Center for Coastal Physical Oceanography & Institute for Coastal Adaptation and Resilience

Spring 2024 Virtual Seminar Series


Bigelow Laboratory for Ocean Sciences

Monday, March 25, 2024
3:30 PM

Zoom link
Meeting ID: 986 9714 8226
Passcode: 349452


First observed in 2017, the emerging condition Black Eye Syndrome (BES) afflicts snow (Chionoecetes opilio) and tanner (C. bairdi) crabs of the Bering Sea. BES manifests as dark pigmentation beneath the eye surface at early stages and as complete darkening and erosion of the eye at severe stages. To date, no causative agent has been identified. Concurrent with BES's initial observations, marine heat waves, record lows of sea ice coverage, and the shrinking of the cold pool, an important habitat for crab on the Eastern Bering Sea shelf, occurred and were followed by the collapse of the Eastern Bering Sea snow crab population in 2021. Current evidence does not indicate a significant role of BES in the crash, but these coincident and dramatic changes to the Bering Sea ecosystem suggest that the environment may influence the syndrome. To explore potential relationships between BES and the environment, we are combining datasets of the Alaska Department of Fish & Game Crab Observers Program and bottom condition hindcasts of the Bering10K ROMS configuration. Leveraging the fishery observer efforts and the coverage of the Bering10K model allows for spatiotemporal analysis of BES and local conditions that are not otherwise feasible due to the depth and remoteness of crab in the Bering Sea, highlighting the value of integrating disease surveillance into fisheries monitoring. Results show BES is likely influenced by environmental divers, but substantial unexplained variation over space and time indicates other unknown variables are at play. Our ongoing work continues investigation into BES's drivers and consequences for snow crab.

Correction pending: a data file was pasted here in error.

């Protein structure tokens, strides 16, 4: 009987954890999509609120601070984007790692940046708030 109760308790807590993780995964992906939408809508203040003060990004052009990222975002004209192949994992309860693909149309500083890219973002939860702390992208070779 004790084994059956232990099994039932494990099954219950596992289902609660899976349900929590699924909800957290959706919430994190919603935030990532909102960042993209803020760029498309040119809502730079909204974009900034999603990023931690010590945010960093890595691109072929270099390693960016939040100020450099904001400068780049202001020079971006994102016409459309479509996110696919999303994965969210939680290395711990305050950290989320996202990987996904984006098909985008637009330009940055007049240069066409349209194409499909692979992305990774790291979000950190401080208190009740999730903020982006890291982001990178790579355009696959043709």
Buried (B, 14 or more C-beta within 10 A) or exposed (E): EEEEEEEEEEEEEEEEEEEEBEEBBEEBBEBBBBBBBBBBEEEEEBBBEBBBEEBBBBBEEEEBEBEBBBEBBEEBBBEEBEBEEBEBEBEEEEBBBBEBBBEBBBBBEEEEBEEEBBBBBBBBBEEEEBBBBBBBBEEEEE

Reyn Yoshioka is a postdoctoral scientist in the Quantitative Marine Disease Ecology Lab of Dr. Maya Groner at the Bigelow Laboratory for Ocean Sciences. He has broad interests in marine disease ecology, including diseases of marine invertebrates and the influence of parasites in marine food webs. His current research focuses on exploring potential roles of environmental drivers of crab and lobster disease using a combination of fishery-dependent agency data and oceanographic model outputs, while past work includes diverse disease research in shrimp, eelgrass, sea stars, and coral.

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